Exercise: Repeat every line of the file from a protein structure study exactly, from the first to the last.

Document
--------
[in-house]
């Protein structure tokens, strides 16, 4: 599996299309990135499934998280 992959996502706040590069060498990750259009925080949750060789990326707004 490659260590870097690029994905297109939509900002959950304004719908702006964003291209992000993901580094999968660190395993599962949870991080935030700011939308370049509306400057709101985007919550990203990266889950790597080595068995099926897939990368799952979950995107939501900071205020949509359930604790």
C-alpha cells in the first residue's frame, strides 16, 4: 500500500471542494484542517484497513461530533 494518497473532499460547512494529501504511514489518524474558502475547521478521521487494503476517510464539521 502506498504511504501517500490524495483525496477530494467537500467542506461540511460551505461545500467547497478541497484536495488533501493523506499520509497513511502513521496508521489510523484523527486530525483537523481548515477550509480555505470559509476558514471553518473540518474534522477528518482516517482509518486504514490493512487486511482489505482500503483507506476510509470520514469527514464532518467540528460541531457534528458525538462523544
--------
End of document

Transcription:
[in-house]
């Protein structure tokens, strides 16, 4: 599996299309990135499934998280 992959996502706040590069060498990750259009925080949750060789990326707004 490659260590870097690029994905297109939509900002959950304004719908702006964003291209992000993901580094999968660190395993599962949870991080935030700011939308370049509306400057709101985007919550990203990266889950790597080595068995099926897939990368799952979950995107939501900071205020949509359930604790």
C-alpha cells in the first residue's frame, strides 16, 4: 500500500471542494484542517484497513461530533 494518497473532499460547512494529501504511514489518524474558502475547521478521521487494503476517510464539521 502506498504511504501517500490524495483525496477530494467537500467542506461540511460551505461545500467547497478541497484536495488533501493523506499520509497513511502513521496508521489510523484523527486530525483537523481548515477550509480555505470559509476558514471553518473540518474534522477528518482516517482509518486504514490493512487486511482489505482500503483507506476510509470520514469527514464532518467540528460541531457534528458525538462523544